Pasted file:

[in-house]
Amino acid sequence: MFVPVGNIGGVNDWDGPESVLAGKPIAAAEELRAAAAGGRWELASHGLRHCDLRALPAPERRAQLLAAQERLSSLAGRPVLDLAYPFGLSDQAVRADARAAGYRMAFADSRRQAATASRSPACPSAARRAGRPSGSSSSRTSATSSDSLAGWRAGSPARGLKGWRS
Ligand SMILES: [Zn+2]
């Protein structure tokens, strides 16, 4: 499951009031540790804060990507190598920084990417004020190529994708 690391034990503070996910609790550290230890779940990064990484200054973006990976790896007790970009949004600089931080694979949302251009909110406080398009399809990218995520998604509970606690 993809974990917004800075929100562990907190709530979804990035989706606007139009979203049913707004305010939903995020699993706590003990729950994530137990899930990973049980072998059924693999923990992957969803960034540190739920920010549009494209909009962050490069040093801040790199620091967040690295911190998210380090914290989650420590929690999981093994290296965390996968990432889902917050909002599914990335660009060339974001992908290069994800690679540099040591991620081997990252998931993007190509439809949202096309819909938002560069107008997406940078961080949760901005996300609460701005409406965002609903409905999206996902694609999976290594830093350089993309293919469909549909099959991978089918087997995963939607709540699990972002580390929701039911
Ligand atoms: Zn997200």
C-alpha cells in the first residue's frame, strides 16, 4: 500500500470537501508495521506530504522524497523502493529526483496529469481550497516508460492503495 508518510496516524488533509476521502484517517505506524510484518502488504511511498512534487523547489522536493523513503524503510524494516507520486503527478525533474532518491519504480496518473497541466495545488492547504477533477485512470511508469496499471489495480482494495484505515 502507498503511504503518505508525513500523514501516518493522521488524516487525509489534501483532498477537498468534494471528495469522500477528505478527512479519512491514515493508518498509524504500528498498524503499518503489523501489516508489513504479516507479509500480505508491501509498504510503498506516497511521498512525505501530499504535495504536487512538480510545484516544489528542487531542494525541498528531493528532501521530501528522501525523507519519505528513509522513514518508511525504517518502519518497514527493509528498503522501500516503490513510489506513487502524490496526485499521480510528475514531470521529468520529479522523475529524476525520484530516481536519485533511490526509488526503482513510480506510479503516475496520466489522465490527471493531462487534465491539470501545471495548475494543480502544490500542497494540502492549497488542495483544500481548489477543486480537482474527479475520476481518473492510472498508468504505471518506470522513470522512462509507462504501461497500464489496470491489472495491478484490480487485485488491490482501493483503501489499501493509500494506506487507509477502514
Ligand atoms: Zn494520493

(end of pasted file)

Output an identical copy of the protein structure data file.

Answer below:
[in-house]
Amino acid sequence: MFVPVGNIGGVNDWDGPESVLAGKPIAAAEELRAAAAGGRWELASHGLRHCDLRALPAPERRAQLLAAQERLSSLAGRPVLDLAYPFGLSDQAVRADARAAGYRMAFADSRRQAATASRSPACPSAARRAGRPSGSSSSRTSATSSDSLAGWRAGSPARGLKGWRS
Ligand SMILES: [Zn+2]
């Protein structure tokens, strides 16, 4: 499951009031540790804060990507190598920084990417004020190529994708 690391034990503070996910609790550290230890779940990064990484200054973006990976790896007790970009949004600089931080694979949302251009909110406080398009399809990218995520998604509970606690 993809974990917004800075929100562990907190709530979804990035989706606007139009979203049913707004305010939903995020699993706590003990729950994530137990899930990973049980072998059924693999923990992957969803960034540190739920920010549009494209909009962050490069040093801040790199620091967040690295911190998210380090914290989650420590929690999981093994290296965390996968990432889902917050909002599914990335660009060339974001992908290069994800690679540099040591991620081997990252998931993007190509439809949202096309819909938002560069107008997406940078961080949760901005996300609460701005409406965002609903409905999206996902694609999976290594830093350089993309293919469909549909099959991978089918087997995963939607709540699990972002580390929701039911
Ligand atoms: Zn997200």
C-alpha cells in the first residue's frame, strides 16, 4: 500500500470537501508495521506530504522524497523502493529526483496529469481550497516508460492503495 508518510496516524488533509476521502484517517505506524510484518502488504511511498512534487523547489522536493523513503524503510524494516507520486503527478525533474532518491519504480496518473497541466495545488492547504477533477485512470511508469496499471489495480482494495484505515 502507498503511504503518505508525513500523514501516518493522521488524516487525509489534501483532498477537498468534494471528495469522500477528505478527512479519512491514515493508518498509524504500528498498524503499518503489523501489516508489513504479516507479509500480505508491501509498504510503498506516497511521498512525505501530499504535495504536487512538480510545484516544489528542487531542494525541498528531493528532501521530501528522501525523507519519505528513509522513514518508511525504517518502519518497514527493509528498503522501500516503490513510489506513487502524490496526485499521480510528475514531470521529468520529479522523475529524476525520484530516481536519485533511490526509488526503482513510480506510479503516475496520466489522465490527471493531462487534465491539470501545471495548475494543480502544490500542497494540502492549497488542495483544500481548489477543486480537482474527479475520476481518473492510472498508468504505471518506470522513470522512462509507462504501461497500464489496470491489472495491478484490480487485485488491490482501493483503501489499501493509500494506506487507509477502514
Ligand atoms: Zn494520493